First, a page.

Preview of 2019 USGA Rules Changes

The R&A and the USGA announced a few major changes to the Rules of Golf effective January 2019.

ORLANDO, Florida – The other day it occurred to me that I didn’t know as much as I should about the January 1 changes to the Rules of Golf. So, I did some research and came up with the most important things we all should know when heading to the first tee in 2019!

The primary differences in the 2019 edition are the wording used is less convoluted, more understandable (hurray!) and there are ten fewer rules (amazing!). Both the full edition and the Player’s Edition have illustrations to explain definitions and options compared with the old copy hiding under that moldy rain jacket in the outside pocket of your bag.

In case you were worried about where to find the minutiae of rules decisions that weighed down the previous rule book there is an Official Guide to the Rules of Golf published in November. It will have the Rules of Golf with Interpretations, Committee Procedures and the Modified Rules of Golf for Players with Disabilities.

To make things even more convenient and to encourage players to actually look-up the Rules while playing there are free Android and iPhone apps.

After all that preamble here is my take on the changes you need to know about, the ones most effecting every day play:

– Three minutes to search for a ball rather than five-this was instituted to improve the pace of play but somehow it seems unlikely to help.

– There are no more hazards just penalty areas and if you ground your club there’s no penalty just don’t do it near the ball. Keep in mind bunkers are not penalty areas but loose impediments are movable in both.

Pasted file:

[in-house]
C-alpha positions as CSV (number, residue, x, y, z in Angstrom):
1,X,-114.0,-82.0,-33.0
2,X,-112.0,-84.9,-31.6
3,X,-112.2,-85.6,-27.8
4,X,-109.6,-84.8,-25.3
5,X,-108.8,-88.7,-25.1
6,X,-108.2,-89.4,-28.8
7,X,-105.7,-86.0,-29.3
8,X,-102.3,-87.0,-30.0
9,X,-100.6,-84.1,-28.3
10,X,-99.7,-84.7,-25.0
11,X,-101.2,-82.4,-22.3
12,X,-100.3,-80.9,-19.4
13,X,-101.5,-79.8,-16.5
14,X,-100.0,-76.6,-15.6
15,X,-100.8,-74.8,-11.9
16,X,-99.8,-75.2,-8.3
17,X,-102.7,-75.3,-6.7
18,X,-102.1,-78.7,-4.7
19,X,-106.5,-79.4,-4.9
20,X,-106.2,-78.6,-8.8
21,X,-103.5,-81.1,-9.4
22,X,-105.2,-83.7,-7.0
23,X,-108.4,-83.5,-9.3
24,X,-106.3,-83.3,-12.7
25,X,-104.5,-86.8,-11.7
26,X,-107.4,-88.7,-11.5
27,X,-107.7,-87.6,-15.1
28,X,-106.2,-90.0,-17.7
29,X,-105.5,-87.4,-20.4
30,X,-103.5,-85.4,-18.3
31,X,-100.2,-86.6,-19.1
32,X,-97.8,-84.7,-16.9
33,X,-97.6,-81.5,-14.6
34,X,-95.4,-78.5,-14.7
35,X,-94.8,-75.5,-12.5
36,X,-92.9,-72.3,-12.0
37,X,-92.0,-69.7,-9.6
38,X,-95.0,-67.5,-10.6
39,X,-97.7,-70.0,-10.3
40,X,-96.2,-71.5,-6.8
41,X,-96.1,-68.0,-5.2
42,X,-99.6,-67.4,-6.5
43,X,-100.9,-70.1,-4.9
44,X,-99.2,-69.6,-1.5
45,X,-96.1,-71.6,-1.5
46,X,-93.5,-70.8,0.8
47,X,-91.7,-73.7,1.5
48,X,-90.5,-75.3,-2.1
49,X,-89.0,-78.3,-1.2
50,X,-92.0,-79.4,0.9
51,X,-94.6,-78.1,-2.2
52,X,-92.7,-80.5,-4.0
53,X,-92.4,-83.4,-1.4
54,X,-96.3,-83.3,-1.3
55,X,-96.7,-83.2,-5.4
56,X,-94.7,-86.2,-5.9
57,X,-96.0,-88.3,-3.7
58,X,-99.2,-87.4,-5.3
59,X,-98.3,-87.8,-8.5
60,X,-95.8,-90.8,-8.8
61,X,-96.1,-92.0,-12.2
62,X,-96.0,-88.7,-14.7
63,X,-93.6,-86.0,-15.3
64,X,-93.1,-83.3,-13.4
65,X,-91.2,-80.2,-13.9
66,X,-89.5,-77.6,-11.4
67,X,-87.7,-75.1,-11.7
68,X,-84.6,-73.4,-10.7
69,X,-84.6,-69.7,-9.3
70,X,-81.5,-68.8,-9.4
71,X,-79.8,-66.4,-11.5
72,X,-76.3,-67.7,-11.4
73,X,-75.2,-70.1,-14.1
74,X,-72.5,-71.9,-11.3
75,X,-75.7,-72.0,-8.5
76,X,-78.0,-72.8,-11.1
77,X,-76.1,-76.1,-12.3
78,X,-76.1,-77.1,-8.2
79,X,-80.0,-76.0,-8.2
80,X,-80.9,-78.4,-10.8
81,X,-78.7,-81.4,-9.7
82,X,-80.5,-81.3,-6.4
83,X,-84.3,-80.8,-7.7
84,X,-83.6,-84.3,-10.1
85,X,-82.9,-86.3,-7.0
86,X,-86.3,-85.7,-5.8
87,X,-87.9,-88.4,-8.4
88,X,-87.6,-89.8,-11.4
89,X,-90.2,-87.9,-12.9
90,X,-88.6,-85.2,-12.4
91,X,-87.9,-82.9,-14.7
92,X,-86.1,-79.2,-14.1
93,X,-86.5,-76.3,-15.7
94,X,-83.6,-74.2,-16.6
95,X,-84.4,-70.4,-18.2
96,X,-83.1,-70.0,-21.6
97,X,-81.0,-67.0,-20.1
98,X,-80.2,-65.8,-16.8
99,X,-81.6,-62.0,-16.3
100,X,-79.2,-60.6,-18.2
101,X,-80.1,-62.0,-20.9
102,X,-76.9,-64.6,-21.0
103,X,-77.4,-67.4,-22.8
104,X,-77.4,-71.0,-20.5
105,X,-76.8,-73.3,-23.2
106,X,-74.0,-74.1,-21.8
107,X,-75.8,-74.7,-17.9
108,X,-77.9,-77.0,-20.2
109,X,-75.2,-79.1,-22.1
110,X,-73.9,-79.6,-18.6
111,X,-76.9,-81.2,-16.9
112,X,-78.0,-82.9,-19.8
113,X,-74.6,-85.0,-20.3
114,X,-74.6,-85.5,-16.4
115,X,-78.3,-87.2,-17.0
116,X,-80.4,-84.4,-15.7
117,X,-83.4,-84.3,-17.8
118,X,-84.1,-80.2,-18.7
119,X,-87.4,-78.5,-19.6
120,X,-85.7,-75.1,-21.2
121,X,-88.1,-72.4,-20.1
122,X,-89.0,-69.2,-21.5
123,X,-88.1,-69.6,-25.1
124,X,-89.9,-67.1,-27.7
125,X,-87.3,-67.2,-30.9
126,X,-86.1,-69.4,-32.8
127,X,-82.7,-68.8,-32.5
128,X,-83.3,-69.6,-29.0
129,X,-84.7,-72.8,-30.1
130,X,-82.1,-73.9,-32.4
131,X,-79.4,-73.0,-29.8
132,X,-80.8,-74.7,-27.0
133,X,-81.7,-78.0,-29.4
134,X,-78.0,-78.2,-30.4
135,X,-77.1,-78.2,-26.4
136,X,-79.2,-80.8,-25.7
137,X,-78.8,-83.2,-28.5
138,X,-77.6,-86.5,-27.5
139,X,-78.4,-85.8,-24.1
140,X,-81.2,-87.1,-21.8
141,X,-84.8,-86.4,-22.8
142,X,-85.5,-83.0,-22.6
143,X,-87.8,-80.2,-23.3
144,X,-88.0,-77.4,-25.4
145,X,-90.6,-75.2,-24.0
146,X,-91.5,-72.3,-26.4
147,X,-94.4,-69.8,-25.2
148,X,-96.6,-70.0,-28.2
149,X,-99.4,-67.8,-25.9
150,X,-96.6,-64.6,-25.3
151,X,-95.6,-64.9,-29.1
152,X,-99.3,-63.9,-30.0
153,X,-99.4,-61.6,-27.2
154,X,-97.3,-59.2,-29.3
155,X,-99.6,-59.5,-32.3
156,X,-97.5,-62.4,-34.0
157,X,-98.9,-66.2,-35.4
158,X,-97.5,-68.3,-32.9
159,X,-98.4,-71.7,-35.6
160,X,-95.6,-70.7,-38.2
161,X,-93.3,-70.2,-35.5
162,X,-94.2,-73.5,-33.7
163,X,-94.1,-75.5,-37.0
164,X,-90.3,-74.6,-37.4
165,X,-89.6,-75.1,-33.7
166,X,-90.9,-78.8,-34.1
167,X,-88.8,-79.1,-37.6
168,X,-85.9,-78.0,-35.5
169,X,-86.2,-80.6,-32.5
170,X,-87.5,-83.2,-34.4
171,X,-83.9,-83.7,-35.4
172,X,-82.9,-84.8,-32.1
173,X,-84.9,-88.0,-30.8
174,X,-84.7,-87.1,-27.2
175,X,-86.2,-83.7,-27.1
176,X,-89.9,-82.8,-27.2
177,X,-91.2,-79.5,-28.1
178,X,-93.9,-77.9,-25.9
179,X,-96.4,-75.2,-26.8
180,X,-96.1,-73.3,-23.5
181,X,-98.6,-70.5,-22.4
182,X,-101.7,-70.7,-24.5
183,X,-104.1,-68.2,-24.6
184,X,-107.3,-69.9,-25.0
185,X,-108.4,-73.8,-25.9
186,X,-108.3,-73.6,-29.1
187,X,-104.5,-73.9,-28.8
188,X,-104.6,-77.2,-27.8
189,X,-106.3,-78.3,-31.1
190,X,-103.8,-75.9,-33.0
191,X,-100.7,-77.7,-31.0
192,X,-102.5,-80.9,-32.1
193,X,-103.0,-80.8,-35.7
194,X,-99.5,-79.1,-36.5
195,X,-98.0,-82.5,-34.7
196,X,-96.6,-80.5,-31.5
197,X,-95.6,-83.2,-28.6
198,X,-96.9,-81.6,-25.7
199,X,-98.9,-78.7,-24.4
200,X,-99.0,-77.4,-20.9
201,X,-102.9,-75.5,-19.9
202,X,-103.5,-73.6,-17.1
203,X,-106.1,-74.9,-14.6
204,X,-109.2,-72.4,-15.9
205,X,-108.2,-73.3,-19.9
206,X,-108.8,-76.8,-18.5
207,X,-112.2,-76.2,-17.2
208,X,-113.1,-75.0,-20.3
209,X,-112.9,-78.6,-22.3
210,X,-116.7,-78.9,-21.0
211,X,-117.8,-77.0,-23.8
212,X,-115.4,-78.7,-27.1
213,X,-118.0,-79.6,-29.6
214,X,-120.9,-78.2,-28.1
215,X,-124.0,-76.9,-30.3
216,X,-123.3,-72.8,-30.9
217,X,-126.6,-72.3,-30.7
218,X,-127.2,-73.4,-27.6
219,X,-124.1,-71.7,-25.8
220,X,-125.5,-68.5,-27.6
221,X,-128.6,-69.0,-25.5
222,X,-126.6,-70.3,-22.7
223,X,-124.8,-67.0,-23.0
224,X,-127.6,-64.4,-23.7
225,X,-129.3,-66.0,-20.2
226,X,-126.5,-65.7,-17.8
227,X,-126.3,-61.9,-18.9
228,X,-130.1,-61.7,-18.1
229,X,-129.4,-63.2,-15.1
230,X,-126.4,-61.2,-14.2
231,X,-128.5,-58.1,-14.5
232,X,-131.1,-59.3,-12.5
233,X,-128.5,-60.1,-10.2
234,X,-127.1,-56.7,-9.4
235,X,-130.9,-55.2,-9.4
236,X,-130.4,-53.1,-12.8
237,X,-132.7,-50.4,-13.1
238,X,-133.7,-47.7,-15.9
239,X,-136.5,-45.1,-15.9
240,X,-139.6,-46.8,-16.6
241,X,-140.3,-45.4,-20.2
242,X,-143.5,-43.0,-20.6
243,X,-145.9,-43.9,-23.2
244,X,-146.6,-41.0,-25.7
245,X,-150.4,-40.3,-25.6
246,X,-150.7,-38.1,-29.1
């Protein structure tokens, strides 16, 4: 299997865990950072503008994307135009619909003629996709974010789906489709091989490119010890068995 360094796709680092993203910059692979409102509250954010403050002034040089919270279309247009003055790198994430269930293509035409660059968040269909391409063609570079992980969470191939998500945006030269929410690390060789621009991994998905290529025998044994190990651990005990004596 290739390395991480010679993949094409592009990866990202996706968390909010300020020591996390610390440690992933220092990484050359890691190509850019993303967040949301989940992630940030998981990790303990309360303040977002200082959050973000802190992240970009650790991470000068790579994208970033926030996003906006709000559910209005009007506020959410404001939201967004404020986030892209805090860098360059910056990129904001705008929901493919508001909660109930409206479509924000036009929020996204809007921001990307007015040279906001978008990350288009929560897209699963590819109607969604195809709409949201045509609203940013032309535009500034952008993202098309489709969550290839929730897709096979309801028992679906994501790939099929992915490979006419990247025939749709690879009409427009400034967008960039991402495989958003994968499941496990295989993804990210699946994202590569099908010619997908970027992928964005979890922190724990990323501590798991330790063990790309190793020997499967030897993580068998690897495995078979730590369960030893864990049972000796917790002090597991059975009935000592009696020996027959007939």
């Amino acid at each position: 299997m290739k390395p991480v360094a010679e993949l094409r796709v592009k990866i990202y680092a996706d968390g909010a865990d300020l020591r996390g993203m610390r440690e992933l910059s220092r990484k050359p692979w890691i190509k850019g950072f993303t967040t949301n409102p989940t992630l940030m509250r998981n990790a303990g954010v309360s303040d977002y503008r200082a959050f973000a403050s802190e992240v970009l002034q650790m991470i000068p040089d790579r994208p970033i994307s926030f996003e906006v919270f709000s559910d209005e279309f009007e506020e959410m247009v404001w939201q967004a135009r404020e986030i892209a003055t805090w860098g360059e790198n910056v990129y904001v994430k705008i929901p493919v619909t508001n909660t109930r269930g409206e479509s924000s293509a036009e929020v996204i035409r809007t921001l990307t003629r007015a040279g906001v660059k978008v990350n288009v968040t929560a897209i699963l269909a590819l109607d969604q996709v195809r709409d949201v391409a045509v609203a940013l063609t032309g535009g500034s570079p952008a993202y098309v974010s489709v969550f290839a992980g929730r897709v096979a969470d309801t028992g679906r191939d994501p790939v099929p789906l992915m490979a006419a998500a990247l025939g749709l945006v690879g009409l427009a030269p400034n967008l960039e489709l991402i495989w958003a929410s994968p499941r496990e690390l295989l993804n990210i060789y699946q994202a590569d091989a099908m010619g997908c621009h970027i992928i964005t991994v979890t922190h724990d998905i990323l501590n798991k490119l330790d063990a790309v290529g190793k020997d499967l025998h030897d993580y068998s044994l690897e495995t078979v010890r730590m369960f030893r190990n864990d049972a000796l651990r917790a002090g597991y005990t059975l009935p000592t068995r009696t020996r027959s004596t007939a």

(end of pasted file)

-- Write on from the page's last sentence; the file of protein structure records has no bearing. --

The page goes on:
– When dropping a ball is required no longer is it from the shoulder but from the knee-it should be easier to get a good lie (I well remember years ago the rule called for facing away from the hole and then dropping over your shoulder!)

– The “DJ rule” is retained. There is no penalty for the ball accidently moving on the green. Spike marks may be tapped down which, depending on a player’s diligence could hold up play, but for a real help speeding play it’s now OK to leave the flagstick in when putting.

– When taking relief, the point where the ball may be dropped is determined by the longest club in your bag. Depending on the reason for the drop the distance is still one or two club lengths.

The single biggest change though and a real boon to the average weekend golfer is a local rule covering lost balls or out of bounds. If the new rule is in effect no longer will you trudge back to the tee after that huge 300-yard blast, okay maybe 210-yard poke, barely snuck OB or was permanently hidden in thigh-high fescue.

The new rule allows for dropping a ball near where the previous shot was lost or out of bounds. There’s a penalty of two strokes but that’s a lot better than a trip back to the tee…which no one did any way.

The one rule that should have been changed, namely getting relief from divots in the fairway, wasn’t. It’s a common occurrence and unfair in effect to penalize a player for hitting his or her shot in the short grass.

Too bad the Blue Bloods at USGA world headquarters at Far Hills, New Jersey don’t agree but that’s a discussion for another day!

Ed is a national award-winning golf journalist and has carried on a lifelong love affair with the game. His work covering the business of golf, equipment, golf personalities and travel is prominently featured in numerous print and electronic publications. He has competed in tournament golf both as an amateur and senior professional and though his competitive days are behind him, Ed still plays regularly and carries a handicap of 4. He lives on a water hazard in suburban Orlando. His email address is

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